• A local stamp enthusiast mailed a letter to be carried around the world on the Graf Zeppelin. Postage was extremely high for the letter at $3.65.
• The general public was invited to the formal opening of the East Albany underpass. The Atlantic Coast Line Railroad underpass increased the paved through roads in Albany to two, the other being the Dixie Highway.
• The former Strand Theatre in Albany was closed for extensive renovations. When the facility reopened, it was named the Ritz Theatre and was for whites exclusively. The Ritz was equipped with sound devices for talking movies.
• Such a good farming season as was wrapping up, farmers were paying off bank notes and operational expenses before their due dates. Many would see proceeds from later crops as clear profit.
• The Hew Kennel Supply Co., Inc., at the corner of Front and Third Streets, was shipping pet food and supplies all over the country. A trained police dog was shipped to China from Tallahassee and, at the request of the trainer, Hew Meat & Cereal Food was sent along for the trip.
• R.W. Woodruff, president of Ichaway Plantation in Newton, made a contribution to the quinine fund in Baker County. Stores in the county distributed 1,000 5-grain capsules free to those unable to pay for the needed quinine.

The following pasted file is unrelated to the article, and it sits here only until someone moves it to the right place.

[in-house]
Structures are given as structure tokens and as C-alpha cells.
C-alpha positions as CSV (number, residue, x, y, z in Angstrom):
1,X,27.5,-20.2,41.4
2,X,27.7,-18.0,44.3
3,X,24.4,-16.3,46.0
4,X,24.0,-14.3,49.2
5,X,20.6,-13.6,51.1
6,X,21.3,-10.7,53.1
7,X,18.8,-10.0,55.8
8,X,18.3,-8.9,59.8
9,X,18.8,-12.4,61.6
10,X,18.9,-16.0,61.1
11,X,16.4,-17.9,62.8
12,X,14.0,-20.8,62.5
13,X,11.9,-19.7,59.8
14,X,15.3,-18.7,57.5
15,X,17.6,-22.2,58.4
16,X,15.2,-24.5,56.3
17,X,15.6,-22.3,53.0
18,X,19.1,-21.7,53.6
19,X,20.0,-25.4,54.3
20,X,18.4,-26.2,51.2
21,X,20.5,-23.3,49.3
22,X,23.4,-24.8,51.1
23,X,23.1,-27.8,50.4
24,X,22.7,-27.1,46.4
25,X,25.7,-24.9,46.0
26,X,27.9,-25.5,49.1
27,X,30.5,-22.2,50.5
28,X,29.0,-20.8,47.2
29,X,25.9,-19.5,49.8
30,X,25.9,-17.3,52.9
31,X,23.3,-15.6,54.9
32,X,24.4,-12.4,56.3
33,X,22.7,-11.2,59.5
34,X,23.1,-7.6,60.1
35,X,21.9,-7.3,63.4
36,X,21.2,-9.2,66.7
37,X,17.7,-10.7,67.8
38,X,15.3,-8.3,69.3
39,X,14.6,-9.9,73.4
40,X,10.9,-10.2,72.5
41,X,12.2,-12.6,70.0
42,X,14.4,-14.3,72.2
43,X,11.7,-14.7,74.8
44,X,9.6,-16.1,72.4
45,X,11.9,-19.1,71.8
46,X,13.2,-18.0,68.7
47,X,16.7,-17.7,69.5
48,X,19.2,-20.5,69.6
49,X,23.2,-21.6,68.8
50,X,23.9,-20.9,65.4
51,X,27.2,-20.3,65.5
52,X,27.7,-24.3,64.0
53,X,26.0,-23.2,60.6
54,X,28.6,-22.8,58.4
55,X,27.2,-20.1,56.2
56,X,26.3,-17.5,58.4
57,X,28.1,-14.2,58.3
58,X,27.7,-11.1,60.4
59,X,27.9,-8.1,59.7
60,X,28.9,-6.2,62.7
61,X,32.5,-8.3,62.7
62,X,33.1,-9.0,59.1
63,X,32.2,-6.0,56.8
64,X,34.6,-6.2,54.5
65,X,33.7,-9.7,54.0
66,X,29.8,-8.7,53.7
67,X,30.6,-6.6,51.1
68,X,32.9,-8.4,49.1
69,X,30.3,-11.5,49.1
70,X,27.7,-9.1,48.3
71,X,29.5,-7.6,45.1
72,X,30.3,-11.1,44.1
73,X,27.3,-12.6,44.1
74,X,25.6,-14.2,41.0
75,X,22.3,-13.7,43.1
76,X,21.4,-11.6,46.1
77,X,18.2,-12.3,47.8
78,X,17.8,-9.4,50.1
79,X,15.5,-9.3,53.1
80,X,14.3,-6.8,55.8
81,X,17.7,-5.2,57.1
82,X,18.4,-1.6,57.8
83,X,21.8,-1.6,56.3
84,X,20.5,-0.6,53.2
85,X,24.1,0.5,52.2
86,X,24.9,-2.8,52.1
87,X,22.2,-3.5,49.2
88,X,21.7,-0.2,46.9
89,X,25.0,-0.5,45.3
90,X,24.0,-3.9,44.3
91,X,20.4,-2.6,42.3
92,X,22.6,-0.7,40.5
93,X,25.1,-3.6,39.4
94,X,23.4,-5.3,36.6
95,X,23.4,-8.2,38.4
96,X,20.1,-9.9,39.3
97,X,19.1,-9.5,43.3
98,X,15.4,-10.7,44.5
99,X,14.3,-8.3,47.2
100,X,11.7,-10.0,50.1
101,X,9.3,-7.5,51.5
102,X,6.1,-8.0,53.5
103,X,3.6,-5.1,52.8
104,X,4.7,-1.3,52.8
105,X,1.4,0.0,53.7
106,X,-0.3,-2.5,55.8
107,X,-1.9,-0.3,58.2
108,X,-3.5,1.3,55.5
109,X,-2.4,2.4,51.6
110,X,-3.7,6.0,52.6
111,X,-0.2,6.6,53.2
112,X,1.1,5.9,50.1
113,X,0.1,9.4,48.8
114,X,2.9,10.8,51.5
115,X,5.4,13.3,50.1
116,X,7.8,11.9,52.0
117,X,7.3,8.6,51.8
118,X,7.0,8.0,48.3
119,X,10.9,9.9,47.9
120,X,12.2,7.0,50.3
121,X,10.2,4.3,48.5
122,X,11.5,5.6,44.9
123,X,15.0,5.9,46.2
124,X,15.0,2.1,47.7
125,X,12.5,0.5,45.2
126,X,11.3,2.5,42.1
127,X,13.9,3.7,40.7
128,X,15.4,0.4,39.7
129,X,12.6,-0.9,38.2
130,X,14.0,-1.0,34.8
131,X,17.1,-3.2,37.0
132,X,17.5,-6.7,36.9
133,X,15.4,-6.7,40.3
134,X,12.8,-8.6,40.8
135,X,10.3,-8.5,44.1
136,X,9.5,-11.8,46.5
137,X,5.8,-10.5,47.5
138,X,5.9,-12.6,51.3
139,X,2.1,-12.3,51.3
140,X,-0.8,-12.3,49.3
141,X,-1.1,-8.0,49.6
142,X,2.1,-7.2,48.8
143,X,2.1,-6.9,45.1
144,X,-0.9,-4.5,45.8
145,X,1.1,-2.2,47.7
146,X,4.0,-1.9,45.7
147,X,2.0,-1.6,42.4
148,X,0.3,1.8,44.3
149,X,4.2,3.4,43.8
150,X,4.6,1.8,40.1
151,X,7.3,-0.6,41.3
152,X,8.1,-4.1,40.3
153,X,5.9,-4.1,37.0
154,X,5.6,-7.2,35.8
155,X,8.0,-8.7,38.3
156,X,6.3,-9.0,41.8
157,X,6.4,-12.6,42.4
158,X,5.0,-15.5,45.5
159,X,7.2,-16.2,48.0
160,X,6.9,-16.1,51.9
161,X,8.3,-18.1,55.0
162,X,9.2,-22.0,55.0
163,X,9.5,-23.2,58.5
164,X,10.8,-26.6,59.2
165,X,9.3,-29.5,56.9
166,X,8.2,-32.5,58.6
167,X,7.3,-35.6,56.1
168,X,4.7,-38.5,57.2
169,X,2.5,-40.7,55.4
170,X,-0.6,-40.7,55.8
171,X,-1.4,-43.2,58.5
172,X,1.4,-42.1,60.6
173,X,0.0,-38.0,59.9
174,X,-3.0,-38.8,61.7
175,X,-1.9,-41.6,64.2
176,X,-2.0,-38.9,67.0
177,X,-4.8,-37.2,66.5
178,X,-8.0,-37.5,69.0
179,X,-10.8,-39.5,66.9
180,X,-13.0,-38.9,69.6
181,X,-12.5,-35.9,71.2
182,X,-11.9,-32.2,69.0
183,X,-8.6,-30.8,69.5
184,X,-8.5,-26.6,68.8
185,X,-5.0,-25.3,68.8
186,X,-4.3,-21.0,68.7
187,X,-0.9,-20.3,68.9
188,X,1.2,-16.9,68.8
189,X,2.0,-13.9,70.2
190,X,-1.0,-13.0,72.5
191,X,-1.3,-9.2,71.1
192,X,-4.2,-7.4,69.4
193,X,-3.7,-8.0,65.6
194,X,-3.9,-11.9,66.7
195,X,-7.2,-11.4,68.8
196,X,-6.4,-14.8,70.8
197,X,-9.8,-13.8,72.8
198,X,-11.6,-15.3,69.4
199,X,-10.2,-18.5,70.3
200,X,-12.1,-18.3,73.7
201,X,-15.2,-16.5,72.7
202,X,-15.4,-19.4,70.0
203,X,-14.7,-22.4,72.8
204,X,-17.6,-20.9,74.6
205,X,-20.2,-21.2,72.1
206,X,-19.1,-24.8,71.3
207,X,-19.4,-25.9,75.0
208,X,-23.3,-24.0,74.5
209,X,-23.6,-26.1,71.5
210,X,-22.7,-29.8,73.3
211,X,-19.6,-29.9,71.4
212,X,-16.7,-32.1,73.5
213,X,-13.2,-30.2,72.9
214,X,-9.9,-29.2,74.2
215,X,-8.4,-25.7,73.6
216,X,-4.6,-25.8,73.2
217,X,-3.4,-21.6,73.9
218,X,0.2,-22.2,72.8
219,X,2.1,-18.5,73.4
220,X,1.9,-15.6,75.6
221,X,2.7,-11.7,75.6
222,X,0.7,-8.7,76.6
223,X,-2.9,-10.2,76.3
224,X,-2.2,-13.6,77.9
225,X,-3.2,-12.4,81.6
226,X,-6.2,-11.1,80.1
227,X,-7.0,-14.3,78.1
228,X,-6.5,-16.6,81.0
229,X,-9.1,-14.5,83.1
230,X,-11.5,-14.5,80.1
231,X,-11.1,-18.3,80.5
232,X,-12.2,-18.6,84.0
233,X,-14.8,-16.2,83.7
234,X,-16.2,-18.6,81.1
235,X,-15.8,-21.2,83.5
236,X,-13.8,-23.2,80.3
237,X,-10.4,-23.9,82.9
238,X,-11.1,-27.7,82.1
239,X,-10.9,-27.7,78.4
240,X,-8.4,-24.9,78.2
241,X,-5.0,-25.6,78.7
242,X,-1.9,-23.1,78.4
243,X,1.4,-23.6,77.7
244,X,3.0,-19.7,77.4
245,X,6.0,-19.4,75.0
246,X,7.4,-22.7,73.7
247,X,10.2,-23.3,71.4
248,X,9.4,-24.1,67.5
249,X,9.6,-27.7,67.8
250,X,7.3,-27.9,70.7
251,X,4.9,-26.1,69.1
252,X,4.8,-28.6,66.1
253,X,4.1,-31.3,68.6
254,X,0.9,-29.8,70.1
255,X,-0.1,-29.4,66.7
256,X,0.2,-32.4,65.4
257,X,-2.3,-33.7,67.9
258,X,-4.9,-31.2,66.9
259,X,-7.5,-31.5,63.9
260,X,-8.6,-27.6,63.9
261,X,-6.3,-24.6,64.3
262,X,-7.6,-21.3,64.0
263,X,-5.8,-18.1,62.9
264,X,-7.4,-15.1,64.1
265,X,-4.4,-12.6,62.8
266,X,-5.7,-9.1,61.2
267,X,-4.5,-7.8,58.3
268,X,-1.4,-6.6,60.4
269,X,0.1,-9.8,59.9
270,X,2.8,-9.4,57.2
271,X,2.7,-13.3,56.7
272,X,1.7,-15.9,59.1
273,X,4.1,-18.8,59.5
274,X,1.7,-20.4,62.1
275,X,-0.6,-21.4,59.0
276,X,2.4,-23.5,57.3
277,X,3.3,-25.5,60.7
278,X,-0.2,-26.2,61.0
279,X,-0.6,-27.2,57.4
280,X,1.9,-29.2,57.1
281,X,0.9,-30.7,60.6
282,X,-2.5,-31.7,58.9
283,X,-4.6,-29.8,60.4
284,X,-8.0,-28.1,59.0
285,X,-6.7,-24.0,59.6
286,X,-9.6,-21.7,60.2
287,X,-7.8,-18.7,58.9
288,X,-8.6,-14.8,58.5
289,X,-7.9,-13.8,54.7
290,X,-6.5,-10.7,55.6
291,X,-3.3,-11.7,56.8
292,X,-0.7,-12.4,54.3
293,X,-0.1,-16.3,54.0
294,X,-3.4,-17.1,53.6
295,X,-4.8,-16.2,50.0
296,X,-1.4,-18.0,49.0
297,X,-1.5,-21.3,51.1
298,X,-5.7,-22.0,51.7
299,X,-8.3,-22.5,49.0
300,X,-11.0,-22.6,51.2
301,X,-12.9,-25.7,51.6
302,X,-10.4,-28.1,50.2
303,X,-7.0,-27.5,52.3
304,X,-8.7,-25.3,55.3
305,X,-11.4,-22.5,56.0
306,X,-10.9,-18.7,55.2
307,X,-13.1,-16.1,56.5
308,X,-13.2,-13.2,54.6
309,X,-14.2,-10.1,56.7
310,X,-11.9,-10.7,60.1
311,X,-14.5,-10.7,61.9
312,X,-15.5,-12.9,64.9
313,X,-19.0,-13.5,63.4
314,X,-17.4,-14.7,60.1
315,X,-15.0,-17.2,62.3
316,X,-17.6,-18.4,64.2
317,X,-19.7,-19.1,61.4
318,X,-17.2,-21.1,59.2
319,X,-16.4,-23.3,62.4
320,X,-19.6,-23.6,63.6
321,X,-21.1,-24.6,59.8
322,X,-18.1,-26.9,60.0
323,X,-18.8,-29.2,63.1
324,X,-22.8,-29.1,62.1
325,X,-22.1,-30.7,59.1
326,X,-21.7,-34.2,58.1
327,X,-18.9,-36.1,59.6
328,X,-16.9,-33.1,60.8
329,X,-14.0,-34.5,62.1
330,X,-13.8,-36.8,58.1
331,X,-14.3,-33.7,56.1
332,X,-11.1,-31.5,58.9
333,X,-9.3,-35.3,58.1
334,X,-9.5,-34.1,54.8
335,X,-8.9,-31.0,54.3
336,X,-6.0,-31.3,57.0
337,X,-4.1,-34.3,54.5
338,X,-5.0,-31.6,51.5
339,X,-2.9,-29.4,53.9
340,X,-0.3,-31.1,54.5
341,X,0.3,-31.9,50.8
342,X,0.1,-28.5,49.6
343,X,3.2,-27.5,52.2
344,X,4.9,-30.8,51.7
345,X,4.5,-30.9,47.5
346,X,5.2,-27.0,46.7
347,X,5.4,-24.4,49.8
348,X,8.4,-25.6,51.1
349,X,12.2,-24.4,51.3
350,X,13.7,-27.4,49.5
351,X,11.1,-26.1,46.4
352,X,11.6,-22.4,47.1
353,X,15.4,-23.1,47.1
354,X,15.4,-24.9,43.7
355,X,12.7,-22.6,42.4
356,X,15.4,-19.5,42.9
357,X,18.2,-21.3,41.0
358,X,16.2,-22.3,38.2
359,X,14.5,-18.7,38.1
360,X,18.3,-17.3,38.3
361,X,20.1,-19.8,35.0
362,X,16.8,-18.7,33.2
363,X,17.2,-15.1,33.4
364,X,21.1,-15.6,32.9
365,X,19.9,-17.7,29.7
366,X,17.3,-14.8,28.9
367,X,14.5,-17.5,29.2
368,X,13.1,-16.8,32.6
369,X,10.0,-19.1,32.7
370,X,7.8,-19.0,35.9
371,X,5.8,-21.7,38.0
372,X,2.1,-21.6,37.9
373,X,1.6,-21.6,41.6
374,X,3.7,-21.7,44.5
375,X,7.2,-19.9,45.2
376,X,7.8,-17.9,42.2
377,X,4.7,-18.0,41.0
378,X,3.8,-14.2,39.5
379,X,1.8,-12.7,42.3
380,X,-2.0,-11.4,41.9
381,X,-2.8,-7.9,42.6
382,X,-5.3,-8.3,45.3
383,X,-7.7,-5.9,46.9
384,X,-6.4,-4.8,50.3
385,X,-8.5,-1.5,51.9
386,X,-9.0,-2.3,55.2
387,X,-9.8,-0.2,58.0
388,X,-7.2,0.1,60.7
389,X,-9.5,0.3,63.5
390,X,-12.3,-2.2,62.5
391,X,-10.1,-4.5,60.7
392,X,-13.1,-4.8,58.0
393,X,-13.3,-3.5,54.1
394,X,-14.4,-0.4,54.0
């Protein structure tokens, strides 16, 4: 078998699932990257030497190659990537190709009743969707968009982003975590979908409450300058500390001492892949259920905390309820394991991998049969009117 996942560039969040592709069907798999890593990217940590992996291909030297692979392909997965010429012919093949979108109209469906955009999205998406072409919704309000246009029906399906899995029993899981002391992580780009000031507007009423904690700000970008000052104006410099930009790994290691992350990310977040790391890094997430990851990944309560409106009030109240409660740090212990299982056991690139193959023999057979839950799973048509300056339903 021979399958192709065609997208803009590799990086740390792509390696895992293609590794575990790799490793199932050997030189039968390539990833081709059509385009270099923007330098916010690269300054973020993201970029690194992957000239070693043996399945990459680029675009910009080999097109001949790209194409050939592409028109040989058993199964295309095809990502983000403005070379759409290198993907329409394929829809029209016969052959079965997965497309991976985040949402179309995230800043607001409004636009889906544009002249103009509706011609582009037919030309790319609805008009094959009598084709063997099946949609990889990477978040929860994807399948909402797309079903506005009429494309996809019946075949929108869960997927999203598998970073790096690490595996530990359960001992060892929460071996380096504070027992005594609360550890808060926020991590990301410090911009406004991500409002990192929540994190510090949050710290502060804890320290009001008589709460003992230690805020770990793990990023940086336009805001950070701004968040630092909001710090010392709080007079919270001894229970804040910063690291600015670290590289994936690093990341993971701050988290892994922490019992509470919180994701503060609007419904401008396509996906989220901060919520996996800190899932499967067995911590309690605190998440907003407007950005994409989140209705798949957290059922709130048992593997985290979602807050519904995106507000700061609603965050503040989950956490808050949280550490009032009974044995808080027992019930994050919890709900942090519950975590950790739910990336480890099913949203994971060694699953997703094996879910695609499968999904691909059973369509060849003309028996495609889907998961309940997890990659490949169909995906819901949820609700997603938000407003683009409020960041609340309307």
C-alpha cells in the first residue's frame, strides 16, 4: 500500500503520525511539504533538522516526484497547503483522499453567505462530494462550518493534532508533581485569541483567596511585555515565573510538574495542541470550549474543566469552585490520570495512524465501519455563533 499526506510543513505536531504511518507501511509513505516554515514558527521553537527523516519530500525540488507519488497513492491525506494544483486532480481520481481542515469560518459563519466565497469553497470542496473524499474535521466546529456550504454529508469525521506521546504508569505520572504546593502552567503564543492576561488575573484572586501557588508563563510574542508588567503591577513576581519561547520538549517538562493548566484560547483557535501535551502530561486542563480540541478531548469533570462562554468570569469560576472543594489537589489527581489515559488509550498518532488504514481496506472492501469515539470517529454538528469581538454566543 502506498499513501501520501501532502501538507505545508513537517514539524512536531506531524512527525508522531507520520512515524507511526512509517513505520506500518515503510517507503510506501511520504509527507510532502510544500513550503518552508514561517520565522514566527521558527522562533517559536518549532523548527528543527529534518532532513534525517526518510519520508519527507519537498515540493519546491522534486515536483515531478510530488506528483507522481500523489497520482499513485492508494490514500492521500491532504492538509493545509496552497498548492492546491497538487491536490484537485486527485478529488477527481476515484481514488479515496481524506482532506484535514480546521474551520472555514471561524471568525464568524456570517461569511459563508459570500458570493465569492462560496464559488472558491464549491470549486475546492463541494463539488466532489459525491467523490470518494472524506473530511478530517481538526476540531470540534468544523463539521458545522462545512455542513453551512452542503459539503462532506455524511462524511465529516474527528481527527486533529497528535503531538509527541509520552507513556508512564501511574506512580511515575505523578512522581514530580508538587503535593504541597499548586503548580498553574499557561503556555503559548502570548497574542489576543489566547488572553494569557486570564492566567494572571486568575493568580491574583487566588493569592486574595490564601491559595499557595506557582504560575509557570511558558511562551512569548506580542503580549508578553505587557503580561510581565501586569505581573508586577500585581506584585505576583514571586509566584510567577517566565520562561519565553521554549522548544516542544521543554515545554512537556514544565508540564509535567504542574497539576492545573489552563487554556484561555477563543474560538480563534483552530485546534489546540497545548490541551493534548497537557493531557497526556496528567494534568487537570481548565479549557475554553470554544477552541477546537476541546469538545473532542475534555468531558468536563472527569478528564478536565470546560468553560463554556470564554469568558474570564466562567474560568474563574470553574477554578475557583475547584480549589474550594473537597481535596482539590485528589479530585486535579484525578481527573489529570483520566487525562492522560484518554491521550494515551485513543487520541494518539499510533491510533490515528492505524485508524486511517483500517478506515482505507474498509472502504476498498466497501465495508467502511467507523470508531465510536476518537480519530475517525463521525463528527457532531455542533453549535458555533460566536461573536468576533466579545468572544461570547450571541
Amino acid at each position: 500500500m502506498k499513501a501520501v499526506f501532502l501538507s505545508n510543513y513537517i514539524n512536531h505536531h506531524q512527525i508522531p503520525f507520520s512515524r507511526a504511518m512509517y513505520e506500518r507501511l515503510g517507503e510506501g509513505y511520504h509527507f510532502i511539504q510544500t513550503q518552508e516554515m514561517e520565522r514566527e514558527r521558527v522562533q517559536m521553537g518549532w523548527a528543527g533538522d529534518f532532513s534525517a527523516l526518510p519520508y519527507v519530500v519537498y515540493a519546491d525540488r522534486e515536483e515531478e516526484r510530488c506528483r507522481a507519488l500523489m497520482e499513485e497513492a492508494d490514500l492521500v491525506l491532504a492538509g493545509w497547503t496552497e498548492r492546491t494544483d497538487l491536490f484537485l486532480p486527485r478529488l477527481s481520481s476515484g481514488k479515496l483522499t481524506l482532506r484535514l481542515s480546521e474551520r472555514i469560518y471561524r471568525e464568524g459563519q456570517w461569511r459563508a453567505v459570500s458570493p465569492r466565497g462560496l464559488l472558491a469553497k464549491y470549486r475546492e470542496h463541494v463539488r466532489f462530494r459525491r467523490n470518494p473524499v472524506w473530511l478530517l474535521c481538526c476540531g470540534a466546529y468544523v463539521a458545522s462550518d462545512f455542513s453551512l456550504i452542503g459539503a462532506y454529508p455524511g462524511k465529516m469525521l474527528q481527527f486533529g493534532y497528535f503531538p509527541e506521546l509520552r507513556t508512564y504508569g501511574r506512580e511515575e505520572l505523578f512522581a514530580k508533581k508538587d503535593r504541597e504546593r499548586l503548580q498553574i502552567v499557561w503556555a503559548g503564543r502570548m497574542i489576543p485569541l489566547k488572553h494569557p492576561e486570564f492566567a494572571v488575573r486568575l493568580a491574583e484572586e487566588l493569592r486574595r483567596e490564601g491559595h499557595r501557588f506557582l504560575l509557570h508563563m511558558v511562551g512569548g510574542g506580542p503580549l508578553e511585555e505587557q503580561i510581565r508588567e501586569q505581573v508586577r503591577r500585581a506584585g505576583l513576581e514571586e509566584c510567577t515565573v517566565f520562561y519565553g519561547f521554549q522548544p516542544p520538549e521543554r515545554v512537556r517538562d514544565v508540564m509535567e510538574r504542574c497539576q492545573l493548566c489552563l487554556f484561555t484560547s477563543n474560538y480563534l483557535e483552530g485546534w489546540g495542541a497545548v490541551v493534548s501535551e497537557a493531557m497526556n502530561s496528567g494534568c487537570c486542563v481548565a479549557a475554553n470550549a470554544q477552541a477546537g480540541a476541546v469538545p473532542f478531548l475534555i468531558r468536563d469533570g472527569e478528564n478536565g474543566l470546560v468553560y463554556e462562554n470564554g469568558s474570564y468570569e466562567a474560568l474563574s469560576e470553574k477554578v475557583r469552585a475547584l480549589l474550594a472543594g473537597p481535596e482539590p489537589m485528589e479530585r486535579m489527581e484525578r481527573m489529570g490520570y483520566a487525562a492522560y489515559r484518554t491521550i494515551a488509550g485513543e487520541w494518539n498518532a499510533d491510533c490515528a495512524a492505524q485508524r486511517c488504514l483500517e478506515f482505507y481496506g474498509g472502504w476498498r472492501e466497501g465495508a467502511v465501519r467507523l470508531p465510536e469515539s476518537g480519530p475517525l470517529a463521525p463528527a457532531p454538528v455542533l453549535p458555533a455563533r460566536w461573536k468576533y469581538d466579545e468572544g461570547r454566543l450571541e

• While business was good for most everyone in this part of the state, one large merchant had a record-setting first six months. The J.C. Penney Company showed its highest ever profit for the period topping the 1928 first six months by more than $300,000.
• The Washington Street Bootery supported advertising in The Albany Herald. In a written testimony, the store claims its 30-inch ad sold 200 pairs of shoes.
• The headquarters of the Nye Odorless Incinerator Corporation moved from Macon to Albany. The move brought about 20 new families to the city.
• A Thomasville dentist was found by a posse after robbing a bank. The dentist took $1,202 of which $1,111 was recovered.
• The announcement came that the highway from Colquitt to Damascus through Arlington would be extended to Cordray and from Cordray to Albany. This extension would give Calhoun County 25 additional highway miles.
• Crime was really picking up in Albany. Seven cases were heard before the city judge ranging from carrying a weapon without a license to cheating and swindling to stealing cotton. Fines ranged fro $1 to $100 or time on the chain gang.
• Albany was made headquarters for the extension construction programs for American Bell Telephoning Company and Southern Bell Telephone Company. Eight crews were temporarily located in the city for an undetermined amount of time.
• With the end of tobacco season came the beginning of cotton picking. The gins in Terrell County were running full speed and operating night and day.
• Albany Kiwanians were hosts to more than 180 children at a dinner at the Tift Park pavilion. The children had all benefited by way of the Kiwanis Clinic. This was the sixth time the club had provided a health clinic for local children.